#5 algieuk

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Posted 15 December 2013 - 00:09

This is very interesting. It looks like when constructed they were assembled through the twist end and then heat crimped to hold the innards in place. I am wondering if it might be possible with very careful heat to pull the internals out by re-expanding the crimp and then re-crimping it with heat afterwards. If ever I get a tatty spare I will give it a go.



#6 penboard.de

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Posted 24 November 2014 - 11:25

This is very interesting. It looks like when constructed they were assembled through the twist end and then heat crimped to hold the innards in place. I am wondering if it might be possible with very careful heat to pull the internals out by re-expanding the crimp and then re-crimping it with heat afterwards. If ever I get a tatty spare I will give it a go.

 

Hi there, yes, this can be done... I did that some time ago.  you just need the right tool to crimp back with the cork repaired. 

 

Regards

Tom 


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#7 sodul

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Posted 12 December 2017 - 05:23

I just got one myself for $10.50 shipped. I was a little disappointed that the nib is a mere spoon steel nib but besides missing a cap this pen is in very good condition with a working mechanism; at least mechanically working. The Manos name is engraved in European cursive with 'Austria' in modern all caps. The nib is stamped Elite Special around an 8 pointed star. I weighted the pen at 9.72g empty, or as empty as I think it is, and at 9.87g filled (and wiped). So it seem to have at least around 0.25mL capacity which should be more than enough for a few pages, which I will test.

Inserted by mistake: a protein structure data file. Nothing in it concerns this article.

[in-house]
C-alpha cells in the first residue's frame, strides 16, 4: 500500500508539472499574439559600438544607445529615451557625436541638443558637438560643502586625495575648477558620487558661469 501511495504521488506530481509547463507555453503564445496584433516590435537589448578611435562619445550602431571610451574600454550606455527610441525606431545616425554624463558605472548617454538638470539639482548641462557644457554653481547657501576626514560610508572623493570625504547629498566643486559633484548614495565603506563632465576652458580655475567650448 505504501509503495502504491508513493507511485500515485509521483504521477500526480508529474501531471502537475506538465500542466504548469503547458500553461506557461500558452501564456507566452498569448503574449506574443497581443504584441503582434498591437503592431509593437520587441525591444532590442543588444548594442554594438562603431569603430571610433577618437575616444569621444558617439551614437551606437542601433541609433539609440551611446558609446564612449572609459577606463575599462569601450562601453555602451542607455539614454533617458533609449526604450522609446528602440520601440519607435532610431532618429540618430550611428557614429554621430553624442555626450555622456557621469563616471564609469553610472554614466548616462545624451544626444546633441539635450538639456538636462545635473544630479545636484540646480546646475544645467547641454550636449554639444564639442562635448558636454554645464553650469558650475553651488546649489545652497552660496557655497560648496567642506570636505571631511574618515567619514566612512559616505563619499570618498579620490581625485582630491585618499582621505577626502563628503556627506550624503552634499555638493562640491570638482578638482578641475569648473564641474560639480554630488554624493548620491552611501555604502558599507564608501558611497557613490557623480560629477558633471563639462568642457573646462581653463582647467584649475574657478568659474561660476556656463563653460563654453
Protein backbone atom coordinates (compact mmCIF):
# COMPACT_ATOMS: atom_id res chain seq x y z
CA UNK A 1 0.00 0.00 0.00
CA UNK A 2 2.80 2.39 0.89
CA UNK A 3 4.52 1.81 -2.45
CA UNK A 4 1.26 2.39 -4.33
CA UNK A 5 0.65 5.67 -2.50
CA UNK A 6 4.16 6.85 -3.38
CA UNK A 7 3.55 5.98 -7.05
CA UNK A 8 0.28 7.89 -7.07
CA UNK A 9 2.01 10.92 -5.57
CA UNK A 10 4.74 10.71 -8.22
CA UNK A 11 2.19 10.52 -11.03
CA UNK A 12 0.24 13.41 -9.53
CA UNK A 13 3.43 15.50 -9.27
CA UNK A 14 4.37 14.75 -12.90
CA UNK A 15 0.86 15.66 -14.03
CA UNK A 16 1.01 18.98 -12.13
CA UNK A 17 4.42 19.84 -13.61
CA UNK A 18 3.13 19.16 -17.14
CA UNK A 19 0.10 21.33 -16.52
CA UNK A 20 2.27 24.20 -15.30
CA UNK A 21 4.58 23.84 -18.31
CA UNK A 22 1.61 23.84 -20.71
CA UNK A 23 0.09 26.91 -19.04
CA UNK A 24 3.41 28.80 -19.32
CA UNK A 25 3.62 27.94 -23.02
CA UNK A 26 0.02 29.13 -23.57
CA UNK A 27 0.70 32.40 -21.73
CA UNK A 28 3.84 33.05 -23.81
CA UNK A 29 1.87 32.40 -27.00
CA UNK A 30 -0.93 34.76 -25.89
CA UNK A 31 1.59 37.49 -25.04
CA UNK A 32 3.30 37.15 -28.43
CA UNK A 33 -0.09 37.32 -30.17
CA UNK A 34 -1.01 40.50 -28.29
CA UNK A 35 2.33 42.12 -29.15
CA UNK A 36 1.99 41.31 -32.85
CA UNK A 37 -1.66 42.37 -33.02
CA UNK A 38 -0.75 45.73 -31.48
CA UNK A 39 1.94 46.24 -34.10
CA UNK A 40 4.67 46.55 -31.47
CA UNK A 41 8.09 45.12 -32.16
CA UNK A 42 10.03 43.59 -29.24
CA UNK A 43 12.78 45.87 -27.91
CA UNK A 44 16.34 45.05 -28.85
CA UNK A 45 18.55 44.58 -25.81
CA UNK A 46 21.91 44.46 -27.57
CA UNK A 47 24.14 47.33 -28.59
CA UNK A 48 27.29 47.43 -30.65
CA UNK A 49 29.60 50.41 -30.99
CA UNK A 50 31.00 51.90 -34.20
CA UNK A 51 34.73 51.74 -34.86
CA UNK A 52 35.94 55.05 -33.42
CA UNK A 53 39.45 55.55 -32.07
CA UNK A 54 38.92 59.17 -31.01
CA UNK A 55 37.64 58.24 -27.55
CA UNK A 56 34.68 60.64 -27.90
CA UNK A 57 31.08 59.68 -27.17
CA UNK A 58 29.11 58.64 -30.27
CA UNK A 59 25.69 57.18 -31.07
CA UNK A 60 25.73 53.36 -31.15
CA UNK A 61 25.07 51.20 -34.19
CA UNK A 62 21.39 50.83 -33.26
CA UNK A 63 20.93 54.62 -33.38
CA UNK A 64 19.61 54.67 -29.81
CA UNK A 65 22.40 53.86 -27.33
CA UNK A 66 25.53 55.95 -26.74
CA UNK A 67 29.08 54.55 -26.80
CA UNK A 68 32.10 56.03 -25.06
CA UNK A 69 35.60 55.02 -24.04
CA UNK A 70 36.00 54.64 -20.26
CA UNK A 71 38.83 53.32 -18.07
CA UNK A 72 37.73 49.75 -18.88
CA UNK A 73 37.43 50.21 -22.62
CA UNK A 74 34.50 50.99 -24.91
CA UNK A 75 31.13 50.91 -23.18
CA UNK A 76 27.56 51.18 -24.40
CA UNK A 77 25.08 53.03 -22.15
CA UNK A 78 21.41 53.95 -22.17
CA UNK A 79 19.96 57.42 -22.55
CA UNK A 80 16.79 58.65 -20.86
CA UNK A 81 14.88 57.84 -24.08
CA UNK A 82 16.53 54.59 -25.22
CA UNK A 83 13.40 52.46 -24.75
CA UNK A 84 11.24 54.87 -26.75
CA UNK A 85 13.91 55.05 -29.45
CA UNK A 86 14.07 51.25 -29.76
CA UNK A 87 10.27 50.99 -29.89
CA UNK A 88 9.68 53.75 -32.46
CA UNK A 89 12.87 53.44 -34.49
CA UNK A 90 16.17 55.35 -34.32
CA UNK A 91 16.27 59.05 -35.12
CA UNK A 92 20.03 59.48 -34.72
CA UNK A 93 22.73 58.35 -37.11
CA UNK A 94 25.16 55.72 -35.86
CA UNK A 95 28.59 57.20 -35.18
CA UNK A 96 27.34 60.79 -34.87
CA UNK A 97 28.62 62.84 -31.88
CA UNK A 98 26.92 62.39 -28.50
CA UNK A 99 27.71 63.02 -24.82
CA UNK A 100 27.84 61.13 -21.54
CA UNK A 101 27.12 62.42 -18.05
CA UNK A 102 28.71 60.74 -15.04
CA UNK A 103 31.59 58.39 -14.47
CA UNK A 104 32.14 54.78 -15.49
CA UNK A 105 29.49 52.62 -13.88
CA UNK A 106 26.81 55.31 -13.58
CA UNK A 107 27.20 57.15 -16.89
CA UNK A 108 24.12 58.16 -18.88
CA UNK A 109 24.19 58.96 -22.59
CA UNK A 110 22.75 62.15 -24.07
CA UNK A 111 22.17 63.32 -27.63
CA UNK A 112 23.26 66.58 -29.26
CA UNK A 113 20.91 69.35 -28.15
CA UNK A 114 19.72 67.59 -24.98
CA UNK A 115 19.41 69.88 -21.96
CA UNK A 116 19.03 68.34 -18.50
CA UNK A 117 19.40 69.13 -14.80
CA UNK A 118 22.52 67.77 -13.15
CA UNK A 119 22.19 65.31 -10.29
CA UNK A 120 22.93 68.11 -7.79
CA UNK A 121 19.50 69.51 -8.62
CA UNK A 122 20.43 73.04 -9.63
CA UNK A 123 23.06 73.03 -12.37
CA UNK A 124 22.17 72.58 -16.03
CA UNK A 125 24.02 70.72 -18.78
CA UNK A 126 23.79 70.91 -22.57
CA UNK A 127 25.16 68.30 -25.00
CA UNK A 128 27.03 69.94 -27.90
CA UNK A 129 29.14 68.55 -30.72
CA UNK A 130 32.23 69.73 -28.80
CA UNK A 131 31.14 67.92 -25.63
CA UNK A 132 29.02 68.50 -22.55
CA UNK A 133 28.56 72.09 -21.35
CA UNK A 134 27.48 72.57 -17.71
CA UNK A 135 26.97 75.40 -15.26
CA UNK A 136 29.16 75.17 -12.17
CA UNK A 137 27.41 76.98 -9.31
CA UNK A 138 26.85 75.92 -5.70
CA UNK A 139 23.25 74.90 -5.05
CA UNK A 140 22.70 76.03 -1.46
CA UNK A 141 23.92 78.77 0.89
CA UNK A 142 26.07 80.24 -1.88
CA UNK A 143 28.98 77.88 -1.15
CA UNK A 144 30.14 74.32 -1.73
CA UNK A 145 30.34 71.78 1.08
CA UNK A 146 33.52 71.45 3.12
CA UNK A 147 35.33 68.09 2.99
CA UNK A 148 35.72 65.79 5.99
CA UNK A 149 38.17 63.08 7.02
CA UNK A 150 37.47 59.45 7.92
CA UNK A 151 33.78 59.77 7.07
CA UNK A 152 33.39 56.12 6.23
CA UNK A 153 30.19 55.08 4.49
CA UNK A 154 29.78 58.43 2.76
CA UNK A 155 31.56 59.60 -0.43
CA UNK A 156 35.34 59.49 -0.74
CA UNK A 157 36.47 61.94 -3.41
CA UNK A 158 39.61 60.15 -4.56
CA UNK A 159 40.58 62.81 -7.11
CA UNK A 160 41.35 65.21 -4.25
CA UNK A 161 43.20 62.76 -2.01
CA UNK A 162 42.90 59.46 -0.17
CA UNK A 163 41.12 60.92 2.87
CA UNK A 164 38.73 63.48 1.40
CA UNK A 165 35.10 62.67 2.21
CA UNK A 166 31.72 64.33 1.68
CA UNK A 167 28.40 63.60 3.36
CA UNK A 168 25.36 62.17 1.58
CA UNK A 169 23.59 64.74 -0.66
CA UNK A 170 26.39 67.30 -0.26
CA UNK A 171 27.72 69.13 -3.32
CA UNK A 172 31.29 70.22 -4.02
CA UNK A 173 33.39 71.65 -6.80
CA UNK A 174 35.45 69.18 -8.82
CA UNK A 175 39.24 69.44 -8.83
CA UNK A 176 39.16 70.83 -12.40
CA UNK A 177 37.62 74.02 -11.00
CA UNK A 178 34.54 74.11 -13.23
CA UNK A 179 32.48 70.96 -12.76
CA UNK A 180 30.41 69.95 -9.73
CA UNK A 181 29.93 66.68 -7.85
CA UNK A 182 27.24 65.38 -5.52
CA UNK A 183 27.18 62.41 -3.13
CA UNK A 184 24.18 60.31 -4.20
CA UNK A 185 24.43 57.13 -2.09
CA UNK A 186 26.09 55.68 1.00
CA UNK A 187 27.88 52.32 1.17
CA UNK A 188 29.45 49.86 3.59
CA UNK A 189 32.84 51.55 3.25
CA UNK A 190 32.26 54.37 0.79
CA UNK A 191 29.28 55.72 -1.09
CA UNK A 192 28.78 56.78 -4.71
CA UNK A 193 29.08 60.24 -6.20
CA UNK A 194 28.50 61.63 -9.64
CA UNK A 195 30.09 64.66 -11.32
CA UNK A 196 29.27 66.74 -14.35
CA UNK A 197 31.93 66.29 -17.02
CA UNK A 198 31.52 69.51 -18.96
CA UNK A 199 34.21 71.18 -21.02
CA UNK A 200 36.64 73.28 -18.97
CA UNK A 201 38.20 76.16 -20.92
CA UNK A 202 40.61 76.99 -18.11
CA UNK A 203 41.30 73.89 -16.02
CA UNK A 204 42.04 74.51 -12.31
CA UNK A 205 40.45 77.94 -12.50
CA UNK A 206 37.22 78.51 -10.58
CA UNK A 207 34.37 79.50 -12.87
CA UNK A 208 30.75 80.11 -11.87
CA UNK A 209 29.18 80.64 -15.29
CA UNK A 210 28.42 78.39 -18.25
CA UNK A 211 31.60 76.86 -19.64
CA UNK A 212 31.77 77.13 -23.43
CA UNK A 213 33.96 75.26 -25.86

So far the ink capacity seems very poor with only 2-3 drops only so I suspect that the cork is not air tight but I do get bubbles when I 'empty' it of air in water. Maybe the cork is soaking moisture after decades of drying. The nibs was very scratchy at first but is smooth and semi flexible. I guess there was a hint of corrosion at the tip that smoothed out quickly. There was not trace of previous ink so it was cleaned properly by its last user. The body pattern is a little worn near the section so it seem to have seen some good use. As a dip pen holder this might not be so bad.

 

fpn_1513054432__img_3258.jpg

 

fpn_1513054607__img_3262.jpg

 

fpn_1513054701__img_3259.jpg

 

fpn_1513055434__img_3261.jpg



#8 sodul

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Posted 12 December 2017 - 05:51

I was able to write an entire A5 page with re-priming the nib only 3 times. So I would guess you can easily write a quarter page per priming, although you have to be careful to not prime too much ink or it will blotch all over. I still have 11 big drops of ink that came out when emptying so it looks like the reservoir is fully functional and can handle several pages of writing between refills. This is definitely a big step up from a dip pen but I would probably never bring it for taking notes at work, even if I had a cap for it. I might use it to write on occasion considering the nib is nicer than on some modern cheap pens.